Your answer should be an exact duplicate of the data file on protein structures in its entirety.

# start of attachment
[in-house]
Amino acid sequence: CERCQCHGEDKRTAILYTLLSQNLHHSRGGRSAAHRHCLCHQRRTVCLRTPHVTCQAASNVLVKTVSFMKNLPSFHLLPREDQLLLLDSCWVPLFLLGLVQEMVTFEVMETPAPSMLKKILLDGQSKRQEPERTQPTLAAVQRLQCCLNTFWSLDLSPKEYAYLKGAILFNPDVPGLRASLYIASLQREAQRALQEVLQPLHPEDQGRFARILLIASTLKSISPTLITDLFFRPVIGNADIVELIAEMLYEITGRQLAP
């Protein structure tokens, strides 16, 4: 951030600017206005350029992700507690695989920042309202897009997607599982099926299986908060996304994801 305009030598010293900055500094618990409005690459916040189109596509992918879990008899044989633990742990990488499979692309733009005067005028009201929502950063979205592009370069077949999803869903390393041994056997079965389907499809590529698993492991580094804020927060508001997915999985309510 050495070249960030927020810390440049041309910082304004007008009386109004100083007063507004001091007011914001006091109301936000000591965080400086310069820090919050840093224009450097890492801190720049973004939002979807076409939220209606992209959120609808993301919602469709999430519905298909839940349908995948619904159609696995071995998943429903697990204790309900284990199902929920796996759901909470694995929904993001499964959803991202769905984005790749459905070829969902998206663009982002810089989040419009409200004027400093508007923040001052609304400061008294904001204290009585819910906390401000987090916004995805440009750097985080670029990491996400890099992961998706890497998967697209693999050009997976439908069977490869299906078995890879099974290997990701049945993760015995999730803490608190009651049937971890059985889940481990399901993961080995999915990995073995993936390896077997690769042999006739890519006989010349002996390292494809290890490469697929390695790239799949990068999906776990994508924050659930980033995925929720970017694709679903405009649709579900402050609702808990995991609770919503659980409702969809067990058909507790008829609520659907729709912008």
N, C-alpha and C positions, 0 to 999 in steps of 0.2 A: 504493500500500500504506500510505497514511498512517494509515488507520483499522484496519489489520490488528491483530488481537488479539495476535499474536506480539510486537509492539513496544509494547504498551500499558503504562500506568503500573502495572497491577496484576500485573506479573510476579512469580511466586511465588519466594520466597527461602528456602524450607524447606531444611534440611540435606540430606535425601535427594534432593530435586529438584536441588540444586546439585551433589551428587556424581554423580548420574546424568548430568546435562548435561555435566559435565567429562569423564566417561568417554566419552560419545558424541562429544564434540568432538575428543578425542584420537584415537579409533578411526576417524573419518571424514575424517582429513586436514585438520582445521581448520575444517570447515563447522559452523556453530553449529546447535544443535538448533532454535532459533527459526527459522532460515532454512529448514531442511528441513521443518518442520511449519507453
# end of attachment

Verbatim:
[in-house]
Amino acid sequence: CERCQCHGEDKRTAILYTLLSQNLHHSRGGRSAAHRHCLCHQRRTVCLRTPHVTCQAASNVLVKTVSFMKNLPSFHLLPREDQLLLLDSCWVPLFLLGLVQEMVTFEVMETPAPSMLKKILLDGQSKRQEPERTQPTLAAVQRLQCCLNTFWSLDLSPKEYAYLKGAILFNPDVPGLRASLYIASLQREAQRALQEVLQPLHPEDQGRFARILLIASTLKSISPTLITDLFFRPVIGNADIVELIAEMLYEITGRQLAP
């Protein structure tokens, strides 16, 4: 951030600017206005350029992700507690695989920042309202897009997607599982099926299986908060996304994801 305009030598010293900055500094618990409005690459916040189109596509992918879990008899044989633990742990990488499979692309733009005067005028009201929502950063979205592009370069077949999803869903390393041994056997079965389907499809590529698993492991580094804020927060508001997915999985309510 050495070249960030927020810390440049041309910082304004007008009386109004100083007063507004001091007011914001006091109301936000000591965080400086310069820090919050840093224009450097890492801190720049973004939002979807076409939220209606992209959120609808993301919602469709999430519905298909839940349908995948619904159609696995071995998943429903697990204790309900284990199902929920796996759901909470694995929904993001499964959803991202769905984005790749459905070829969902998206663009982002810089989040419009409200004027400093508007923040001052609304400061008294904001204290009585819910906390401000987090916004995805440009750097985080670029990491996400890099992961998706890497998967697209693999050009997976439908069977490869299906078995890879099974290997990701049945993760015995999730803490608190009651049937971890059985889940481990399901993961080995999915990995073995993936390896077997690769042999006739890519006989010349002996390292494809290890490469697929390695790239799949990068999906776990994508924050659930980033995925929720970017694709679903405009649709579900402050609702808990995991609770919503659980409702969809067990058909507790008829609520659907729709912008």
N, C-alpha and C positions, 0 to 999 in steps of 0.2 A: 504493500500500500504506500510505497514511498512517494509515488507520483499522484496519489489520490488528491483530488481537488479539495476535499474536506480539510486537509492539513496544509494547504498551500499558503504562500506568503500573502495572497491577496484576500485573506479573510476579512469580511466586511465588519466594520466597527461602528456602524450607524447606531444611534440611540435606540430606535425601535427594534432593530435586529438584536441588540444586546439585551433589551428587556424581554423580548420574546424568548430568546435562548435561555435566559435565567429562569423564566417561568417554566419552560419545558424541562429544564434540568432538575428543578425542584420537584415537579409533578411526576417524573419518571424514575424517582429513586436514585438520582445521581448520575444517570447515563447522559452523556453530553449529546447535544443535538448533532454535532459533527459526527459522532460515532454512529448514531442511528441513521443518518442520511449519507453